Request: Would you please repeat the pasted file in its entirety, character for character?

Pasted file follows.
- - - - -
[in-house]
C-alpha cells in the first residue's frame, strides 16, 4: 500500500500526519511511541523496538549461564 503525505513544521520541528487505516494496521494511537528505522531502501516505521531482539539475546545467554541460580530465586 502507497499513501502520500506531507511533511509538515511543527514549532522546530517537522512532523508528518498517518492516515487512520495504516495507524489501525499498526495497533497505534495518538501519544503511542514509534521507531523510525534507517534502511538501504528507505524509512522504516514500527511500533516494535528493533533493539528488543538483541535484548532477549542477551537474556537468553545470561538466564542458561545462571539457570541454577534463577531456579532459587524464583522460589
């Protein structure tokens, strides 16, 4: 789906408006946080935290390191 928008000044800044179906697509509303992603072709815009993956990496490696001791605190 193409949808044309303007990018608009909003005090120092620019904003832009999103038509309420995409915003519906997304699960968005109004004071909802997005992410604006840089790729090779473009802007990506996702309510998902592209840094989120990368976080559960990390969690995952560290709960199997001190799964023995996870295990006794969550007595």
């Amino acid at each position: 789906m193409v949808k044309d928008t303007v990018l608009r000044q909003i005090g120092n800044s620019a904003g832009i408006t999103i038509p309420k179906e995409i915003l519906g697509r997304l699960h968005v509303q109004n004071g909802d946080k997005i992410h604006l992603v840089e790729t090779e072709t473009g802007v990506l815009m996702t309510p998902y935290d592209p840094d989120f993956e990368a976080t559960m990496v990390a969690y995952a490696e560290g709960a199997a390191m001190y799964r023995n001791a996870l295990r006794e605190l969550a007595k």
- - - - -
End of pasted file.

[in-house]
C-alpha cells in the first residue's frame, strides 16, 4: 500500500500526519511511541523496538549461564 503525505513544521520541528487505516494496521494511537528505522531502501516505521531482539539475546545467554541460580530465586 502507497499513501502520500506531507511533511509538515511543527514549532522546530517537522512532523508528518498517518492516515487512520495504516495507524489501525499498526495497533497505534495518538501519544503511542514509534521507531523510525534507517534502511538501504528507505524509512522504516514500527511500533516494535528493533533493539528488543538483541535484548532477549542477551537474556537468553545470561538466564542458561545462571539457570541454577534463577531456579532459587524464583522460589
């Protein structure tokens, strides 16, 4: 789906408006946080935290390191 928008000044800044179906697509509303992603072709815009993956990496490696001791605190 193409949808044309303007990018608009909003005090120092620019904003832009999103038509309420995409915003519906997304699960968005109004004071909802997005992410604006840089790729090779473009802007990506996702309510998902592209840094989120990368976080559960990390969690995952560290709960199997001190799964023995996870295990006794969550007595």
């Amino acid at each position: 789906m193409v949808k044309d928008t303007v990018l608009r000044q909003i005090g120092n800044s620019a904003g832009i408006t999103i038509p309420k179906e995409i915003l519906g697509r997304l699960h968005v509303q109004n004071g909802d946080k997005i992410h604006l992603v840089e790729t090779e072709t473009g802007v990506l815009m996702t309510p998902y935290d592209p840094d989120f993956e990368a976080t559960m990496v990390a969690y995952a490696e560290g709960a199997a390191m001190y799964r023995n001791a996870l295990r006794e605190l969550a007595k």